How Tea Came to America | Tea History


Tea in the American Colonies

Tea in America

Tea was first introduced to North America in the 1600s into the Dutch colony of New Amsterdam. It is said that Peter Stuyvesant brought the first teas to America.  This colony was later claimed by the English who renamed it New York. The English, of course, brought their tea traditions and customs that were common in England.

As more and more people began drinking tea, the settlers began installing water pumps in the area’s natural springs, making water readily available for tea. Then Tea Gardens began becoming popular at these springs, and they were sometimes called “tea springs.”

Other cities, including Philadelphia and Boston, began adapting the English style of tea drinking, and began heightening the experience with fancy silver and porcelain tea services that showcased their wealth and social status.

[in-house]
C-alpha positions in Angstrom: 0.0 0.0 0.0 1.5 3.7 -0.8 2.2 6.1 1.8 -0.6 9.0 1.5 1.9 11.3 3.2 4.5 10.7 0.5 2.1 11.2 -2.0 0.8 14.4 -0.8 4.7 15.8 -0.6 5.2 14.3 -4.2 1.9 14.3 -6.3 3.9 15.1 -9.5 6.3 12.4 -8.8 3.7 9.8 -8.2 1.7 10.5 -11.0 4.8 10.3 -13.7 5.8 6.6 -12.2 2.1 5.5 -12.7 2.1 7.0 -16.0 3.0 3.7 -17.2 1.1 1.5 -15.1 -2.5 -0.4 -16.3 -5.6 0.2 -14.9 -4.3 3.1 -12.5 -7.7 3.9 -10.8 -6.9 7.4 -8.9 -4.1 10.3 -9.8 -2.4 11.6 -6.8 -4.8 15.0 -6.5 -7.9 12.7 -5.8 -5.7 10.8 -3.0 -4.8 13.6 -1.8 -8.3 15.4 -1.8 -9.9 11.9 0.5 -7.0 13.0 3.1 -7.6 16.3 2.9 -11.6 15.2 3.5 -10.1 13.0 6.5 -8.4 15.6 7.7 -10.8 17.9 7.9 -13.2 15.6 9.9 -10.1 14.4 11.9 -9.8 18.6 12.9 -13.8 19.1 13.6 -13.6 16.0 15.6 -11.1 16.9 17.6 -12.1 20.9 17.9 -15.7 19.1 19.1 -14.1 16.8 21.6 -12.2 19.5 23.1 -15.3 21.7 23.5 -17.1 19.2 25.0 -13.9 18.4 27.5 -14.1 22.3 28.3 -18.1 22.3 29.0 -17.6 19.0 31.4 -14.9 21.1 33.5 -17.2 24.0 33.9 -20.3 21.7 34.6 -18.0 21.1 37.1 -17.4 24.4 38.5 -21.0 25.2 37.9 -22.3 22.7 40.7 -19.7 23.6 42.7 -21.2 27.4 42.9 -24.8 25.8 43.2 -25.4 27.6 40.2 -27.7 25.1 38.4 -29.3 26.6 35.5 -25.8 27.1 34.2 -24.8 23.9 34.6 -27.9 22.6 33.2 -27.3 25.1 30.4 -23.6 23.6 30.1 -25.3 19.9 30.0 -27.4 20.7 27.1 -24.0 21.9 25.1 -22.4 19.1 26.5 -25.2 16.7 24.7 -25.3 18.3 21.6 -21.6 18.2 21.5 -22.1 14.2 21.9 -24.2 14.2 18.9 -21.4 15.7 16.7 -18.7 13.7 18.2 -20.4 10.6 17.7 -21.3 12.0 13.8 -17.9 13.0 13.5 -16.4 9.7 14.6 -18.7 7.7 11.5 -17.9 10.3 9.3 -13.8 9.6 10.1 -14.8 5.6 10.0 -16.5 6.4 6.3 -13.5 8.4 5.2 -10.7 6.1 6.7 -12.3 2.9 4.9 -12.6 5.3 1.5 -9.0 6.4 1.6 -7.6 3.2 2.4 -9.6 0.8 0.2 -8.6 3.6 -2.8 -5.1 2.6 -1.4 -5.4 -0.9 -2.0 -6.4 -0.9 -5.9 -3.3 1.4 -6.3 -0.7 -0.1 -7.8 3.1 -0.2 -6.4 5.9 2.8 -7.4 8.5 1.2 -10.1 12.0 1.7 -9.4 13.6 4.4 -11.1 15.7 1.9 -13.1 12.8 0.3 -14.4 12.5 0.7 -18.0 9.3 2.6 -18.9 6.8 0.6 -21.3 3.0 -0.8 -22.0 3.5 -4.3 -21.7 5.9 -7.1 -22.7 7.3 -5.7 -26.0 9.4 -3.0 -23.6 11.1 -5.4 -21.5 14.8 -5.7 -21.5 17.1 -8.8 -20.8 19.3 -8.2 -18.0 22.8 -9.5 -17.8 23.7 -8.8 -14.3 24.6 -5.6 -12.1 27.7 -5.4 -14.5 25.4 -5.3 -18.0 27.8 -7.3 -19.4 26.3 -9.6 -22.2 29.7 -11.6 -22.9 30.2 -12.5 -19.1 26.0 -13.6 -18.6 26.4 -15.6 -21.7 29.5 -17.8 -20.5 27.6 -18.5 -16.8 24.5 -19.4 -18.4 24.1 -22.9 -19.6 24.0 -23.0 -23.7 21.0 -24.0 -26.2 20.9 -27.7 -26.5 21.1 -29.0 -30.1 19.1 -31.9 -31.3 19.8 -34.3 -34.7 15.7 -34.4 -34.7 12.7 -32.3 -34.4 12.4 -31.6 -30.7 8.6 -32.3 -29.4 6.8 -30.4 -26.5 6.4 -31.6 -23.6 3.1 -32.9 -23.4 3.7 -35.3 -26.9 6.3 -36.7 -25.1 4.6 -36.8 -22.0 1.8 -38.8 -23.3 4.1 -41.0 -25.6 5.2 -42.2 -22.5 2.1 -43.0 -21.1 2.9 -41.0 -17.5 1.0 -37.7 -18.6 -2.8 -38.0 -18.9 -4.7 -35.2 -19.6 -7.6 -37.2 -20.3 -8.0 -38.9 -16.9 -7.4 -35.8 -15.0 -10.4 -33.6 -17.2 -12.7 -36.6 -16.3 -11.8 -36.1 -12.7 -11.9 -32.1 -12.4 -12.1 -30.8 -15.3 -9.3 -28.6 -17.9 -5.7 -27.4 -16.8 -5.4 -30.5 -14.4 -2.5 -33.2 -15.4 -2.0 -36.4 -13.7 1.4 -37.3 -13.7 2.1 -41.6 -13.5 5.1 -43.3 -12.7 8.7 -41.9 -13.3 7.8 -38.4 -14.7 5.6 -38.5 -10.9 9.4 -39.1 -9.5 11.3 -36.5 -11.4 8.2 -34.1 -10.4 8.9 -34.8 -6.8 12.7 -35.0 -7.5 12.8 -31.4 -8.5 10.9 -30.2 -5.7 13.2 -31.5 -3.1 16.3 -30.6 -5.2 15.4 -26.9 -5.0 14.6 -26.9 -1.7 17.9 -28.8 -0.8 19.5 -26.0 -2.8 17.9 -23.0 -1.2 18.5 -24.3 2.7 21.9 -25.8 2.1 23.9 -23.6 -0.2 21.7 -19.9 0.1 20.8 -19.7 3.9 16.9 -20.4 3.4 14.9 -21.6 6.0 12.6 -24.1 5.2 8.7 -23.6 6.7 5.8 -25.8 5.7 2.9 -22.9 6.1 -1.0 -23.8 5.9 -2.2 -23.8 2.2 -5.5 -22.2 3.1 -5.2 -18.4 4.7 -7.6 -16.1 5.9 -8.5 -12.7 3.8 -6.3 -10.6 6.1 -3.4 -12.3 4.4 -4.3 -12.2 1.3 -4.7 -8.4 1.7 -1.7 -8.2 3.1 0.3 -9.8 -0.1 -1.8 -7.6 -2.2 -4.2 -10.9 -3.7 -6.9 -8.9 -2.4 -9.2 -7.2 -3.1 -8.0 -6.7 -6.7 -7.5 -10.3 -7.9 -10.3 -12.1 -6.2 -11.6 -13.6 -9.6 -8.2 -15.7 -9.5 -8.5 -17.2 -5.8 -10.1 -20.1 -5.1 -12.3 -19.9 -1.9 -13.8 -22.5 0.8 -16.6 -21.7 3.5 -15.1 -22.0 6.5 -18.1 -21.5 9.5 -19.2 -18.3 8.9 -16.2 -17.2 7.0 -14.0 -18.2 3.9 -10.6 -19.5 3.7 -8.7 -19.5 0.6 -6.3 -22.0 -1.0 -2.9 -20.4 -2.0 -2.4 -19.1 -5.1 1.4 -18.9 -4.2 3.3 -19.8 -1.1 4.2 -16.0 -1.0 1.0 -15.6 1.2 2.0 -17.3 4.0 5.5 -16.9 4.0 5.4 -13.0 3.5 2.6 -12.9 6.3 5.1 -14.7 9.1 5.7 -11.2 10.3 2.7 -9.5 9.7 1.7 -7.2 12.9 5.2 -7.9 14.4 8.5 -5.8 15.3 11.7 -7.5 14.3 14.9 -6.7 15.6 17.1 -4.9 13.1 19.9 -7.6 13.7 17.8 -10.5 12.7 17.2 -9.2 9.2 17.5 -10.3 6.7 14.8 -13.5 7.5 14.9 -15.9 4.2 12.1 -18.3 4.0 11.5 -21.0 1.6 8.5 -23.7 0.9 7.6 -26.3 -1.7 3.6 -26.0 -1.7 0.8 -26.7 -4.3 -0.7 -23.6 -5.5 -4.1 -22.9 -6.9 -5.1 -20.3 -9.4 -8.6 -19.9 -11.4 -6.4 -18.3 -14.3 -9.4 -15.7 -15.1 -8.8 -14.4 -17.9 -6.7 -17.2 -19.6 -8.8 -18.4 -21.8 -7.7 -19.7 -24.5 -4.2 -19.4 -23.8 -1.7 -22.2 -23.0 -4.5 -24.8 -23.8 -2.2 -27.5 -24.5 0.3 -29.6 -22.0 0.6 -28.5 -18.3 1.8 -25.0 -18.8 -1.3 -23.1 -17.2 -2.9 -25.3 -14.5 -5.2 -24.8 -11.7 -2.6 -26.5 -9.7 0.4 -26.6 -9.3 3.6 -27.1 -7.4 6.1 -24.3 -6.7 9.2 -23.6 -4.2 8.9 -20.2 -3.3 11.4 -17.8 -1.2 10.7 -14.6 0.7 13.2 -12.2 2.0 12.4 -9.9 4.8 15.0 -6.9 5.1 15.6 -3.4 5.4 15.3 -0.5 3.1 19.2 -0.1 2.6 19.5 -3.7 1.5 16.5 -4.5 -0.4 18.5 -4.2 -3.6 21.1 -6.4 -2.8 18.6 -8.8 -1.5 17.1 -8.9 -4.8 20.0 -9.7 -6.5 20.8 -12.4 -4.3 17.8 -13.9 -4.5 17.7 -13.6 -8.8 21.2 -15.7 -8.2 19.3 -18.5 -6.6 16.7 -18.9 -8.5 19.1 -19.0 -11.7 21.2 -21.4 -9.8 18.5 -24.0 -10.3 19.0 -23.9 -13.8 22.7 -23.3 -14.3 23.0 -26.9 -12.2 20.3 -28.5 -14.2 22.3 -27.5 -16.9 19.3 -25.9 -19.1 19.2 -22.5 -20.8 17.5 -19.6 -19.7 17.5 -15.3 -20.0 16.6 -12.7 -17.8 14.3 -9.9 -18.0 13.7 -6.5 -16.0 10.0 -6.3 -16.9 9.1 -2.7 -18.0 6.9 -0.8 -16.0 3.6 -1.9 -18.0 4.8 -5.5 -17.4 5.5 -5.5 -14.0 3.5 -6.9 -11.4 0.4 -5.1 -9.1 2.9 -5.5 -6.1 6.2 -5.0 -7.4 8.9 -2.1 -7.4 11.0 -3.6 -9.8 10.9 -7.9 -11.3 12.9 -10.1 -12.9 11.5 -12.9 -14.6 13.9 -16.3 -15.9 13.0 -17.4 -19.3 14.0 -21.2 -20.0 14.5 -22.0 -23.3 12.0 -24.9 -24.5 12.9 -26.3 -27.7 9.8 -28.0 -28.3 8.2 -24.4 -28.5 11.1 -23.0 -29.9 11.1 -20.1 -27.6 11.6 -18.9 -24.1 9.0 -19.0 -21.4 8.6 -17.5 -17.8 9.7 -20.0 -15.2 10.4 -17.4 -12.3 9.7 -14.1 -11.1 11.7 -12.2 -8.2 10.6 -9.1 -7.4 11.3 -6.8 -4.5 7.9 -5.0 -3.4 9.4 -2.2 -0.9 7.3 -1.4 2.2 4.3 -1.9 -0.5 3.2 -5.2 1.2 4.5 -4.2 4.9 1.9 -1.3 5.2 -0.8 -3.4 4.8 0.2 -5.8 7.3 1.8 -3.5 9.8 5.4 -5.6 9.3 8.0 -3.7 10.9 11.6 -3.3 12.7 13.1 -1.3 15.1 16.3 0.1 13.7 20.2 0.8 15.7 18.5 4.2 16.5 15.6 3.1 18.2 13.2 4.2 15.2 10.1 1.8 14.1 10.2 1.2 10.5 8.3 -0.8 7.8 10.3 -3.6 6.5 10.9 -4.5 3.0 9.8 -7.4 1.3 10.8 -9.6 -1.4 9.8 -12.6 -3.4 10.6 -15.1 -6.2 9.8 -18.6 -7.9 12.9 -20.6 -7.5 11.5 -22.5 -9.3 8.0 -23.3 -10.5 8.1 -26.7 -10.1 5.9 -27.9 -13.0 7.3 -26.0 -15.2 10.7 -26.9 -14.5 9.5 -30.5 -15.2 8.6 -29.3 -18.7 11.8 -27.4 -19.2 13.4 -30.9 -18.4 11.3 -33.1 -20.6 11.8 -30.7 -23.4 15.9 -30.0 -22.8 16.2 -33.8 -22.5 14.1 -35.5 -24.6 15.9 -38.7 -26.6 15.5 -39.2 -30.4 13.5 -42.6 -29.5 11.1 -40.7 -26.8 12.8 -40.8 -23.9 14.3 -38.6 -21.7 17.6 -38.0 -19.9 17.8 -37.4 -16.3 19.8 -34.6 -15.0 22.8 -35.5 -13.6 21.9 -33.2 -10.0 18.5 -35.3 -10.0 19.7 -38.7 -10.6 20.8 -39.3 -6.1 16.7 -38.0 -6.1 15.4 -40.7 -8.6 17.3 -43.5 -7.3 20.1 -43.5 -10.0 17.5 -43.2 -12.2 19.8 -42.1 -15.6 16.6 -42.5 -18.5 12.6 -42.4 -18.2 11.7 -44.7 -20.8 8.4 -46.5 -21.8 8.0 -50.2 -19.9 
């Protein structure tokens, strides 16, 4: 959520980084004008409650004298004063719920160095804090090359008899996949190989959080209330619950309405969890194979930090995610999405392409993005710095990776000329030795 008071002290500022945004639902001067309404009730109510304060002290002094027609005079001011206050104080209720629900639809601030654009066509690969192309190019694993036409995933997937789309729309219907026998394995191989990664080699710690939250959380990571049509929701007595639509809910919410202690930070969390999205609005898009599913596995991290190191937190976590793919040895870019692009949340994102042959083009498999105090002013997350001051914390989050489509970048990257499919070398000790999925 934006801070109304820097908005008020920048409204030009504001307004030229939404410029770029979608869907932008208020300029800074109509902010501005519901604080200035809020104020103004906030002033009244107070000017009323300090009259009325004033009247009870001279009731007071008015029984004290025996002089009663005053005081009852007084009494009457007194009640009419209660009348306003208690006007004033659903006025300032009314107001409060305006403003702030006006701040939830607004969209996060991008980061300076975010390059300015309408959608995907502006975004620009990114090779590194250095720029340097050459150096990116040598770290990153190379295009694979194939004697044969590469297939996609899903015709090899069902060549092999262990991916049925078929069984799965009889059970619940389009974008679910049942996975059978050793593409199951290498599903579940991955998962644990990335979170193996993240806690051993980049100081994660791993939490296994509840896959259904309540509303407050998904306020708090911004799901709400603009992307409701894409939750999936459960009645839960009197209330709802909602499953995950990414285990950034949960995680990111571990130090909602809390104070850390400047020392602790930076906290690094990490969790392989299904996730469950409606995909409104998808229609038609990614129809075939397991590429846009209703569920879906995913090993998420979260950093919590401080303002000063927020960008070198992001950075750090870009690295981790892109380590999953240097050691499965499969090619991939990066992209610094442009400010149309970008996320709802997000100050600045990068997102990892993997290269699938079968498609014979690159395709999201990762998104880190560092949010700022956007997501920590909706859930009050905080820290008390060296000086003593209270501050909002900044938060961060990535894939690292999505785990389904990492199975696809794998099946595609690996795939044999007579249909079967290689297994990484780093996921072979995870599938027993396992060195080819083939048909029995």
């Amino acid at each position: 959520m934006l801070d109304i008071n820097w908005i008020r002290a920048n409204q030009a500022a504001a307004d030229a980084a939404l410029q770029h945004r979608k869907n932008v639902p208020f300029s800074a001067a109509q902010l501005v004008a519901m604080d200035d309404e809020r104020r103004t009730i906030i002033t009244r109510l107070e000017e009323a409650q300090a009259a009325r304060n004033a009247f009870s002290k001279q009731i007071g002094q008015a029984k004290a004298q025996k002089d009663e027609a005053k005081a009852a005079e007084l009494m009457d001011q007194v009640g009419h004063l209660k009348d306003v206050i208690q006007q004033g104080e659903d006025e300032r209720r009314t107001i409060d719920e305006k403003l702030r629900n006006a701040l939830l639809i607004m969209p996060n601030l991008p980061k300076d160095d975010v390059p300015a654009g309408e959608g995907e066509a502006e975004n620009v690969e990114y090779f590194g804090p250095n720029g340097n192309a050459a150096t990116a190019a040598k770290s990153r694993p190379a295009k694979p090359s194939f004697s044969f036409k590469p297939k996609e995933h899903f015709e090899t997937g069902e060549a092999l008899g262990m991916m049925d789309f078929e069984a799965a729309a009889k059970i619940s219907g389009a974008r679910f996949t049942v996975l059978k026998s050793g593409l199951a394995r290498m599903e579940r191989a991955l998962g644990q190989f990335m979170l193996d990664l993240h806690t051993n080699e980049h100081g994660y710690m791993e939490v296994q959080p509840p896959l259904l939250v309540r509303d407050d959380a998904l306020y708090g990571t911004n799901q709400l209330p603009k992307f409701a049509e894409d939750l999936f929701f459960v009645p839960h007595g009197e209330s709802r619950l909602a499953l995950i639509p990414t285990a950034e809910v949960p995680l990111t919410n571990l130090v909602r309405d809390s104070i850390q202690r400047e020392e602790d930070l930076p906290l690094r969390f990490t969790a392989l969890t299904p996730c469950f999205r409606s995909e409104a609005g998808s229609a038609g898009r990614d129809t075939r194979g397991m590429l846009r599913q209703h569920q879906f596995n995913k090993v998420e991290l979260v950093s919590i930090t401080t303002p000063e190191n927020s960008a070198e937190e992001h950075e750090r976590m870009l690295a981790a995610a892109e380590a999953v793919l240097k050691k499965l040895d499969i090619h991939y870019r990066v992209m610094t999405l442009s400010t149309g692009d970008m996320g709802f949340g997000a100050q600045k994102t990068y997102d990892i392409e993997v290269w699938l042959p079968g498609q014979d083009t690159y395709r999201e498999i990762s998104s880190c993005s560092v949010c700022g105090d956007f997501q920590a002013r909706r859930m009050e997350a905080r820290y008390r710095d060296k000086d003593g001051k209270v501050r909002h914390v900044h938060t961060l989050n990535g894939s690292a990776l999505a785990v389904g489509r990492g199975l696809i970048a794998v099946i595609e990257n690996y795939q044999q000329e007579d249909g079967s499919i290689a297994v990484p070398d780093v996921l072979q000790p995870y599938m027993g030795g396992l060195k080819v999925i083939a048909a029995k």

1700s Tea Trade Between America and England

In the 1720s, the tea trade between England and America was heavily taxed, and tea smuggling became prevalent since the East India Company had a monopoly on tea imports.  This unrest eventually led to American rebellion, and the famous Boston Tea Party in 1773 to protest the high taxes that England levied on tea. This is sometimes referred to as the beginning of America’s fight for independence. At night, colonists dressed as Native Americans boarded the East India Company’s ships in the Boston Harbor, opened up chests of tea, and dumped their contents into the water. This happened in other ports on the East coast as well.

1800s Clipper Ships Speed Tea Delivery

In the mid 1800s the Clipper Ships, built in America, helped speed the transportation of tea to America. Some ships could travel from Hong Kong to London in less than 100 days, and races to London became popular. Smugglers and blockade-runners also benefited.

Miss Meredith Sweetpea always wondered how tea became so popular in America. As she writes this, she enjoys her own cup of tea.

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